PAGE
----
Gazala: The Cauldron – A Boardgaming Way Review

Fred Manzo April 12, 2014 0
Gazala: The Cauldron – A Boardgaming Way Review

By Fred Manzo

Gazala: The Cauldron

“In difficult ground, keep steadily on the march.On hemmed-in ground, resort to stratagem.On desperate ground, fight.”

–         Sun Tzu
Designer: Roger Miller
Publisher: Revolution Games 
“The art of the indirect approach can only be mastered, and its full scope appreciated, by study of and reflection upon the whole history of war. But we can at least crystallize the lessons into two simple maxims – one negative, the other positive. The first is that, in face of the overwhelming evidence of history, no general is justified in launching his troops to a direct attack upon an enemy firmly in position. The second, that instead of seeking to upset the enemy’s equilibrium by one’s attack, it must be upset before a real attack is, or can be successfully launched.”
–          B.H. Liddell Hart

Hermann Luttman and I played Gazala: The Cauldron – Libya, May 27 – June 14, 1942 by designer Roger Miller these past few weeks. It was published by Revolution Games last year and, in my opinion, hasn’t received nearly the notice a game of its caliber deserves.

What we’re talking about here is a good, old school hex-and-counter game of modest complexity that comes with a modern chit pull activation system.

Gazala 3 - The contentsA system that I must say does an excellent job of simulating the famous desert battle outside of Tobruk, between  the 90,000 men (and 560 tanks) of the German-Italian army lead by Erwin Rommel and the 110,000 men (and 860 tanks) of the British and Commonwealth 8th army commanded by general Neil Ritchie (and Claude Auchinleck, the Commander-in-Chief, Middle East). This is the battle that historically lead to the greatest victory in the “Desert Fox’s” storied career.

Basically, the British 8th army had concentrated behind an extensive series of minefields, which generally stretched in a northwesterly to southeasterly line, with their southern ends anchored by Free French garrison entrenched in the old Trukish fortress at Bir Hachiem. The German – Italian forces generally start to the west of these minefields or off the board; the British and Commonwealth troops, on the other hand, start to their north and east.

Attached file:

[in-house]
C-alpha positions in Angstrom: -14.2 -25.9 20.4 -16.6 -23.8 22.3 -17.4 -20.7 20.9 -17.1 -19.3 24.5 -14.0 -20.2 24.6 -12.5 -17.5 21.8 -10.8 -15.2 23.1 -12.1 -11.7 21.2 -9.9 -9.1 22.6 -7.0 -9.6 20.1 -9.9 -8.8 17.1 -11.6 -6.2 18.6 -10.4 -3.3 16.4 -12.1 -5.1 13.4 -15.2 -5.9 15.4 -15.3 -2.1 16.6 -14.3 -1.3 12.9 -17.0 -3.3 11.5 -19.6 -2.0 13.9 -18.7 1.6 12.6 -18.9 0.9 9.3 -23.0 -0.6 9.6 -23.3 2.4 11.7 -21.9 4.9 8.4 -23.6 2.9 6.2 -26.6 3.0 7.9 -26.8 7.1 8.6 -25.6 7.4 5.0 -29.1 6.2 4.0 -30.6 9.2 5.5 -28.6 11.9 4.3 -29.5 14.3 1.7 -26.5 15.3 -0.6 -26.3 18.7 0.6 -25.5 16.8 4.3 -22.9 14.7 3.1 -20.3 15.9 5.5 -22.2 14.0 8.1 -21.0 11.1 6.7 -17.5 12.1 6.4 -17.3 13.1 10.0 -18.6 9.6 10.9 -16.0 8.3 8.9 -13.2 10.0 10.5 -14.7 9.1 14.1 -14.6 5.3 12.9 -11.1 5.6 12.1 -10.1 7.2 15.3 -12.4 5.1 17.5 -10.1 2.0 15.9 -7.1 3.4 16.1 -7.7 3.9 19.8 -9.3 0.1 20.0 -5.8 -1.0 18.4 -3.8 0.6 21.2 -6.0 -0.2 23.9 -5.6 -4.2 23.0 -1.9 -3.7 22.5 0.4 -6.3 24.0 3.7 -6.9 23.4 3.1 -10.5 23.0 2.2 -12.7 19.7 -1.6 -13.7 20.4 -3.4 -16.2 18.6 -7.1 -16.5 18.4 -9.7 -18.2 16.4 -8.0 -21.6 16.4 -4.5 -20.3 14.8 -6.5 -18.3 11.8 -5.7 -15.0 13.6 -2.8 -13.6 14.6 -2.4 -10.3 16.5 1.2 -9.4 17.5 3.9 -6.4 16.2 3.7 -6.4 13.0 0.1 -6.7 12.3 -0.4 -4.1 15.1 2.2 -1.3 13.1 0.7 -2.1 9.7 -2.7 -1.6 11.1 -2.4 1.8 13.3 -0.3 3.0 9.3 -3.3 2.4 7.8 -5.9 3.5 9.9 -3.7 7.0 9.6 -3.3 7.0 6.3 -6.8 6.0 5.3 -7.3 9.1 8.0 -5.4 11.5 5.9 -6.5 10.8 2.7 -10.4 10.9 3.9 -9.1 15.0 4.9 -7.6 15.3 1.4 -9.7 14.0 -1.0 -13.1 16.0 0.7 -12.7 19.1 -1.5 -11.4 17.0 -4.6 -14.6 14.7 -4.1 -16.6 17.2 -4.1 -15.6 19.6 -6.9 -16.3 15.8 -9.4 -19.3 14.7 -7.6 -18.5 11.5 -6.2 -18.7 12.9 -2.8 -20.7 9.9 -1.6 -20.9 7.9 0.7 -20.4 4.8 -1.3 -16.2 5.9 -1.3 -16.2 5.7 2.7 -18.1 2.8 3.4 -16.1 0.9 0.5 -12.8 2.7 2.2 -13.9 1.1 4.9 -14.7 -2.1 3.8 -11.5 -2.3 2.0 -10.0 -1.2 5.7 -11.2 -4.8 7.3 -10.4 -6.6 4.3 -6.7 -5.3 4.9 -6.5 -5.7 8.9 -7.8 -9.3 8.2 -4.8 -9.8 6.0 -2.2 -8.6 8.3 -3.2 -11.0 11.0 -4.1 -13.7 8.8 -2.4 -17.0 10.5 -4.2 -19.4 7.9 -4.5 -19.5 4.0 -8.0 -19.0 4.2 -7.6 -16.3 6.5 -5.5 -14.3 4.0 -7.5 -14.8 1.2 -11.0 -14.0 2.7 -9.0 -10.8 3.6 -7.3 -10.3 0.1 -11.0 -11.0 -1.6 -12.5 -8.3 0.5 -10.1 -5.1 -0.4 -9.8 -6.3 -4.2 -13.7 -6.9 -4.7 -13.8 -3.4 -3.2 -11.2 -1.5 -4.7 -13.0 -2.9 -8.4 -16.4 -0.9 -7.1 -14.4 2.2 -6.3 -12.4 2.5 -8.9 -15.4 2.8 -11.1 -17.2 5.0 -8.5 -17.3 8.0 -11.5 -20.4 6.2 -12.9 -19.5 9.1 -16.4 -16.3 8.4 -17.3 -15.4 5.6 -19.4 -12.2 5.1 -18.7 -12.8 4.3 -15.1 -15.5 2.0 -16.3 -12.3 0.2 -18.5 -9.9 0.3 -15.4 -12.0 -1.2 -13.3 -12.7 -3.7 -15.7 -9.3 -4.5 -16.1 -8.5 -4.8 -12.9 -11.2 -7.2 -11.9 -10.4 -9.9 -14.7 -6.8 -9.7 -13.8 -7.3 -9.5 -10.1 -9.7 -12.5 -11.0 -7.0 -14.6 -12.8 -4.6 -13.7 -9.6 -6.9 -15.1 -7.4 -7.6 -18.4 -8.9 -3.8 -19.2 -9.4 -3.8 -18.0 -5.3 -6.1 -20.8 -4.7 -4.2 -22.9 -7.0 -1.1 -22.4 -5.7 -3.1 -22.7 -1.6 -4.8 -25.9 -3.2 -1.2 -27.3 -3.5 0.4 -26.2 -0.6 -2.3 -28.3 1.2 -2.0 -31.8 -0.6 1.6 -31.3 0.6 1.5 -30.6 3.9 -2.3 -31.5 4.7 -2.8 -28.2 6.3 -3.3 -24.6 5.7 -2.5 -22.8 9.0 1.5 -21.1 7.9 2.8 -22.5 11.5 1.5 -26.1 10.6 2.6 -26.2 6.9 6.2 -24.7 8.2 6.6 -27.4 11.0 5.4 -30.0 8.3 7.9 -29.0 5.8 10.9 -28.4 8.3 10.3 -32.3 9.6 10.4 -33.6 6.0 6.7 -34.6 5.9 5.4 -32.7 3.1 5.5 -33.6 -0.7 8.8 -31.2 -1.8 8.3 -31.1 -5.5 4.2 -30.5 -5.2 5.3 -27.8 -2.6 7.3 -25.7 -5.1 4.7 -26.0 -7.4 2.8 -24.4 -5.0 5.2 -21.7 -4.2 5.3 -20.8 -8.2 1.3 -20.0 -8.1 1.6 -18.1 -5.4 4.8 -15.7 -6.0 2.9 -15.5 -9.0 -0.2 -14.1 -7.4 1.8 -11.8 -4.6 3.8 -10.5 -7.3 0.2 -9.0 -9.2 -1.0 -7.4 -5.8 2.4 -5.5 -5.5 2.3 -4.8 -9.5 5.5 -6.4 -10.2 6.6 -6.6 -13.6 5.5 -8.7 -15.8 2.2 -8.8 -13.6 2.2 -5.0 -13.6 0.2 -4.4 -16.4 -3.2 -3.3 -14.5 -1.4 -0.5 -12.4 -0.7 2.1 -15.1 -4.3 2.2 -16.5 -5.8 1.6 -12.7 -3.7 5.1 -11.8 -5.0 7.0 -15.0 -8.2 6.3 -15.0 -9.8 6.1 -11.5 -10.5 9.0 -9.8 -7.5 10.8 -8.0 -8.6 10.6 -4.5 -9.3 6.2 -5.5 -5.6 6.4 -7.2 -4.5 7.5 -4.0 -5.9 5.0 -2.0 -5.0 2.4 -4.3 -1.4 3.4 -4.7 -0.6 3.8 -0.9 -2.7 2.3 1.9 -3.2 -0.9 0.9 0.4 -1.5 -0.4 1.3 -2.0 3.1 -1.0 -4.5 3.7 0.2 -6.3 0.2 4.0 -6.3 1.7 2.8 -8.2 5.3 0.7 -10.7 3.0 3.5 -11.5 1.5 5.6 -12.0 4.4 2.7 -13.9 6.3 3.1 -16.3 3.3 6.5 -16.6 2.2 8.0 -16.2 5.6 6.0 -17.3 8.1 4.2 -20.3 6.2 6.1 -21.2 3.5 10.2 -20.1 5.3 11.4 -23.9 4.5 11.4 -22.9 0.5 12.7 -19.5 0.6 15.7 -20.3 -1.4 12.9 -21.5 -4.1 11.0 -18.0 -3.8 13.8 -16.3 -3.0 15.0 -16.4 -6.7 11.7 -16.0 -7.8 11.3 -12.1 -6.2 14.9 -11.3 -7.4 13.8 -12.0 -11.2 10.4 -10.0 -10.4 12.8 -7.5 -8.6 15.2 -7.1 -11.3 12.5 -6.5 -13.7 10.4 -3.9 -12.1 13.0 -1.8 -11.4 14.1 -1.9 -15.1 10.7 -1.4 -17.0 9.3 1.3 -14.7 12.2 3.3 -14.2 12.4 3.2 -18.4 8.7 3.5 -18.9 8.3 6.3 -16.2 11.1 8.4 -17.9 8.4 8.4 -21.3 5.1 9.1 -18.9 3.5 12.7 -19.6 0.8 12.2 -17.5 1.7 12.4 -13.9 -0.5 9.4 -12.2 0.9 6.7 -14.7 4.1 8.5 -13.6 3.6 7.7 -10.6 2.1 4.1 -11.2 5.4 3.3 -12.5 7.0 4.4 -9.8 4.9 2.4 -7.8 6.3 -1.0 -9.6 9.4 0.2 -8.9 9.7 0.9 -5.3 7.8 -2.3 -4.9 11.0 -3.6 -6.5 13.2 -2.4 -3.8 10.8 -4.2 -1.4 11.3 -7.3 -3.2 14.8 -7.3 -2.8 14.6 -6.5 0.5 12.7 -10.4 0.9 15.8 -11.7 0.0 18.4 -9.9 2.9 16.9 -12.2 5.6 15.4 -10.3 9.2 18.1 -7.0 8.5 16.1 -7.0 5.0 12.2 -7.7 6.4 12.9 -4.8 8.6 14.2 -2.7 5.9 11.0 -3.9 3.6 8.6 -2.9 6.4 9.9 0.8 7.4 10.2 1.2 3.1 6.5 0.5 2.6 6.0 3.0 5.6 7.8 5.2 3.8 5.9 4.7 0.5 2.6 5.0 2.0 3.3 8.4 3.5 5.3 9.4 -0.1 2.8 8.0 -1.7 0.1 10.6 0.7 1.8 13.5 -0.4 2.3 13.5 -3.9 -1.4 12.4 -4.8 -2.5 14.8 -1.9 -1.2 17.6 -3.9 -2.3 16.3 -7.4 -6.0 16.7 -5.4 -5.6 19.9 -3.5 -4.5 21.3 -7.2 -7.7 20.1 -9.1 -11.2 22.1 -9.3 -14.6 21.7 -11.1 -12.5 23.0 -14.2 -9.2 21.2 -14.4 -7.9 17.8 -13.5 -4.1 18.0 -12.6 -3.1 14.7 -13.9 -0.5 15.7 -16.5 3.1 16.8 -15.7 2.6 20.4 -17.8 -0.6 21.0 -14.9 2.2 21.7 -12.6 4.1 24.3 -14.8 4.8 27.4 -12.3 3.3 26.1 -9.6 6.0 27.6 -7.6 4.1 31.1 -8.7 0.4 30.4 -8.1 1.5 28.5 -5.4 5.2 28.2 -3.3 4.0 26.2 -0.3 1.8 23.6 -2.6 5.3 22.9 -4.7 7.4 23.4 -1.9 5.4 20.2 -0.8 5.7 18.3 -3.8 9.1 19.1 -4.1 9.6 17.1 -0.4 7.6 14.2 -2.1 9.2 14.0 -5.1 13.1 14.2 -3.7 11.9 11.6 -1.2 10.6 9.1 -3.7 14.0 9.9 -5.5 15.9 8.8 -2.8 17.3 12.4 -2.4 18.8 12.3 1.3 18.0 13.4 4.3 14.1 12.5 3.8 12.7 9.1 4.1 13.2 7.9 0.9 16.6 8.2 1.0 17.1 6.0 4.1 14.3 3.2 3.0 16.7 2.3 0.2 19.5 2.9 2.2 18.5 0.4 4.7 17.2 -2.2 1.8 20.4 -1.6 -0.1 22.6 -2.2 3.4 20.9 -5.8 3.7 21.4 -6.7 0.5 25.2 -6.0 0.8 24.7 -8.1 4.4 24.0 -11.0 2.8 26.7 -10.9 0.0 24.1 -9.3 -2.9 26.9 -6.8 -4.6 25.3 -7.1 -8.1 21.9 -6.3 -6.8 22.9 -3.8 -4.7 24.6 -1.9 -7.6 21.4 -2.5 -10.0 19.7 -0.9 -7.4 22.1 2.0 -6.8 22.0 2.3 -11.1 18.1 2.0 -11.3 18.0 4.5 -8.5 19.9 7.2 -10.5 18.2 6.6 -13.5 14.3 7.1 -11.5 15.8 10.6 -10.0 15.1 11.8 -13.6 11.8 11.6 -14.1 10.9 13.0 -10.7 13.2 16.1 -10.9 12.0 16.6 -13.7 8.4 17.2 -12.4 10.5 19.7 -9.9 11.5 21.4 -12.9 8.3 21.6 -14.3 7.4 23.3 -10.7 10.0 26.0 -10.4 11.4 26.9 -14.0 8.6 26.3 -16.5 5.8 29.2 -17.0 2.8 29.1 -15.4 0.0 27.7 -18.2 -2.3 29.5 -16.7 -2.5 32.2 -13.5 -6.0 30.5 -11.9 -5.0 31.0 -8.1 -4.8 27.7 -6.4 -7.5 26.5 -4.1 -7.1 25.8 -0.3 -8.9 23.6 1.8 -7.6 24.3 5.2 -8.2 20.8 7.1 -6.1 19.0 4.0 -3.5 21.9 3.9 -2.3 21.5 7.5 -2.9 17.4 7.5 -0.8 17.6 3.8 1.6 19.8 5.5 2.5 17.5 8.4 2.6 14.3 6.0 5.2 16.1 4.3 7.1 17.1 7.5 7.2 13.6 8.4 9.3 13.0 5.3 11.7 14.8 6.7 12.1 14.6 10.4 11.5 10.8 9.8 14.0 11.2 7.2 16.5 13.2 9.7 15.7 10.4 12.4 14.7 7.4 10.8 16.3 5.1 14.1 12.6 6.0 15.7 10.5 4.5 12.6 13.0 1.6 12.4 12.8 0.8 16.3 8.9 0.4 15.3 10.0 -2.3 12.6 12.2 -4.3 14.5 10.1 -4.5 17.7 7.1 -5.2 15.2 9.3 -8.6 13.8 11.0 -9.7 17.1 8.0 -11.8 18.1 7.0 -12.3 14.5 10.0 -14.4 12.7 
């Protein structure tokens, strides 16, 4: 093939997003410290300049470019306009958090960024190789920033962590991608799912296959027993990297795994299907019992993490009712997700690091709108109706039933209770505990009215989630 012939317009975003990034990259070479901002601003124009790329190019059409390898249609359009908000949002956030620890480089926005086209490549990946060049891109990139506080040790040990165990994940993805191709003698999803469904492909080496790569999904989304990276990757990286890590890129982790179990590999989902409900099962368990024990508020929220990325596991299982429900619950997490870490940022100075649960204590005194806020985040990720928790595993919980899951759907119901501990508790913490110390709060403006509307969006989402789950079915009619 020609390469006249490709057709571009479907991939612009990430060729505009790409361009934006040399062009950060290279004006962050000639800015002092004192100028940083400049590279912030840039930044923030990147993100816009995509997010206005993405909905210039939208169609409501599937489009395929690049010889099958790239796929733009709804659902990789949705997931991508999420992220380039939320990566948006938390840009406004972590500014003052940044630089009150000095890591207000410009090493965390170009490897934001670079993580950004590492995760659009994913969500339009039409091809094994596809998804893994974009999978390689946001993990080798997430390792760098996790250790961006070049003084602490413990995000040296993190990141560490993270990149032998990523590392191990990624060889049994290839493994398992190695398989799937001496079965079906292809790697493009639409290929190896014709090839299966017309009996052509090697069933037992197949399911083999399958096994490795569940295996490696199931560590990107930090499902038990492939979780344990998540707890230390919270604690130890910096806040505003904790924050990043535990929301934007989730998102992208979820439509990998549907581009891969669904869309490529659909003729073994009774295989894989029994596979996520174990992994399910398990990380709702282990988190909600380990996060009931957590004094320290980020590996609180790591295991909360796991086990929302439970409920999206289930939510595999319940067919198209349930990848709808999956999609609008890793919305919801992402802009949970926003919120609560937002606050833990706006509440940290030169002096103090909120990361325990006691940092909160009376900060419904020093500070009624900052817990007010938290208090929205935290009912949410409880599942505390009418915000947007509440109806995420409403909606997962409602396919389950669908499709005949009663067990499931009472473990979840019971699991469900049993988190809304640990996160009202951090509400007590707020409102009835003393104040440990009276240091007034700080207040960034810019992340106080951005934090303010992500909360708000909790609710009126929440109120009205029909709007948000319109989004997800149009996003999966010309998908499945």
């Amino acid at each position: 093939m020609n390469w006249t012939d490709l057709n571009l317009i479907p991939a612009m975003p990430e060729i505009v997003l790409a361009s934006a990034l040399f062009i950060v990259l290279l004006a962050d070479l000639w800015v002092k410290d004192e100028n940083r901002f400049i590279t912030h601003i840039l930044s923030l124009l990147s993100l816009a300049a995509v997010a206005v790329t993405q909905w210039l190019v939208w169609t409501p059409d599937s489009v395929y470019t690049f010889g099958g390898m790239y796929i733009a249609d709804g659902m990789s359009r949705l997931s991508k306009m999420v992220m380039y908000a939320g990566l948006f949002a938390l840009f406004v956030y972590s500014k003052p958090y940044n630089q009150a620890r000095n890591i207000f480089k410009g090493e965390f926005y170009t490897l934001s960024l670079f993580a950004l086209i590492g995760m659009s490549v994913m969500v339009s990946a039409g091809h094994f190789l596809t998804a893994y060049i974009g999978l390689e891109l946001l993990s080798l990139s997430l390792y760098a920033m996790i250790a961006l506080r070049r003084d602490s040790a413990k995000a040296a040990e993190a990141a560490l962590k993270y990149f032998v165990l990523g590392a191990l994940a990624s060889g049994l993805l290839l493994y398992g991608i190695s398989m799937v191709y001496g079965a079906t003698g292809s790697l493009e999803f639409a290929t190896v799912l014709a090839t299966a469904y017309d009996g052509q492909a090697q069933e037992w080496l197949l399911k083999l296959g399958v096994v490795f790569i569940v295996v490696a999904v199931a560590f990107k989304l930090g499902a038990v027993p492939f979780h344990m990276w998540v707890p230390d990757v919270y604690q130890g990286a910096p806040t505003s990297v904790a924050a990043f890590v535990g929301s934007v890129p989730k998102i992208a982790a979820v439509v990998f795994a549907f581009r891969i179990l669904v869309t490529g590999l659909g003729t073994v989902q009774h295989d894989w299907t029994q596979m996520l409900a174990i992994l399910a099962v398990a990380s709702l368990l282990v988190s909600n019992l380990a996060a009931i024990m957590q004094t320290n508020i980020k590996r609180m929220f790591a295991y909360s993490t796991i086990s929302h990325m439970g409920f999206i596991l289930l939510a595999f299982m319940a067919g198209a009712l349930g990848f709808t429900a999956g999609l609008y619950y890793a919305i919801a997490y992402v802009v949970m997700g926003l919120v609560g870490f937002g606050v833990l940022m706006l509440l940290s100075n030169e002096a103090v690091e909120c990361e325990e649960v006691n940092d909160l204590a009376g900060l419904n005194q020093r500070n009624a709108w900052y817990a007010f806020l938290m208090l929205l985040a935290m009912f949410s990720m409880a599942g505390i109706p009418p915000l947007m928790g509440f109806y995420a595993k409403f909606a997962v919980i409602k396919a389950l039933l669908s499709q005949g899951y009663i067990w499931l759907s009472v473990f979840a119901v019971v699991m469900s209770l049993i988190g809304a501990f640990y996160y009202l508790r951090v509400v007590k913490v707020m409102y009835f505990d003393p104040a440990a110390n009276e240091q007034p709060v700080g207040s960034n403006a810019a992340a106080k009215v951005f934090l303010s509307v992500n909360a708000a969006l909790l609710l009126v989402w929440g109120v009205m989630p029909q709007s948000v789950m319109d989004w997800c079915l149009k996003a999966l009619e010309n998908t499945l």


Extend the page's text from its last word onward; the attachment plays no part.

Rommel, therefore, decided to use his armor in what British historian Sir B. H. Liddell Hart called an “indirect approach.” That is, instead of attacking the western face of the quite formable “Gazala Line” as was expected, his Operation Venezia (Venice) swept around the Free French and attacked the British 8th army along its open desert flank. Although the French held, Rommel managed to re-establish his supply line at the last minute by punching through the allied minefields in a westerly (!) direction. As the German General Bayerlein later said:

“We were in a really desperate situation, our backs against a minefield, no food, no water, no petrol, very little ammunition, no way through the mines for our convoys; Bir Hakeim still holding out and preventing our supplies from the south. We were being attacked all the time from the air.”

Or as Rommel himself said at the time “But I agree that we cannot go on like this. If we don’t get a convoy through tonight I shall have to ask General Ritchie for terms.”

However, Rommel famously did get a supply convoy through and the ensuing British retreat to El Alamein led directly to the fall of the British fortress of Tobruk and the second largest number of Commonwealth troops ever captured by the Axis (Singapore being the largest).

As Churchill wrote::

“This was one of the heaviest blows I can recall during the war. Not only were the military effects grim, but it affected the reputation of British arms…….Defeat is one thing; disgrace is another.”

The game comes with a 22” by 17” paper map, 168 counters, a player chart and a 12 page rules booklet. Each hex is about 1 mile across; with every unit in the game havinga “hard” and “soft” combat strength and a movement allowance. Initiating combat costs movement points, with light attacks costing 8 movement points, medium attacks 16 and heavy attacks 24 MPs. As most units have between 24 and 30 movement points, they have to start adjacent or, at the very least, close to their opponent in order to launch heavy assaults. Once an attack is launched, however, players have to decide if they are using their units “hard” or “soft” combat strength. A unit’s hard value is used when armor is involved, and its soft value is used when only infantry is concerned.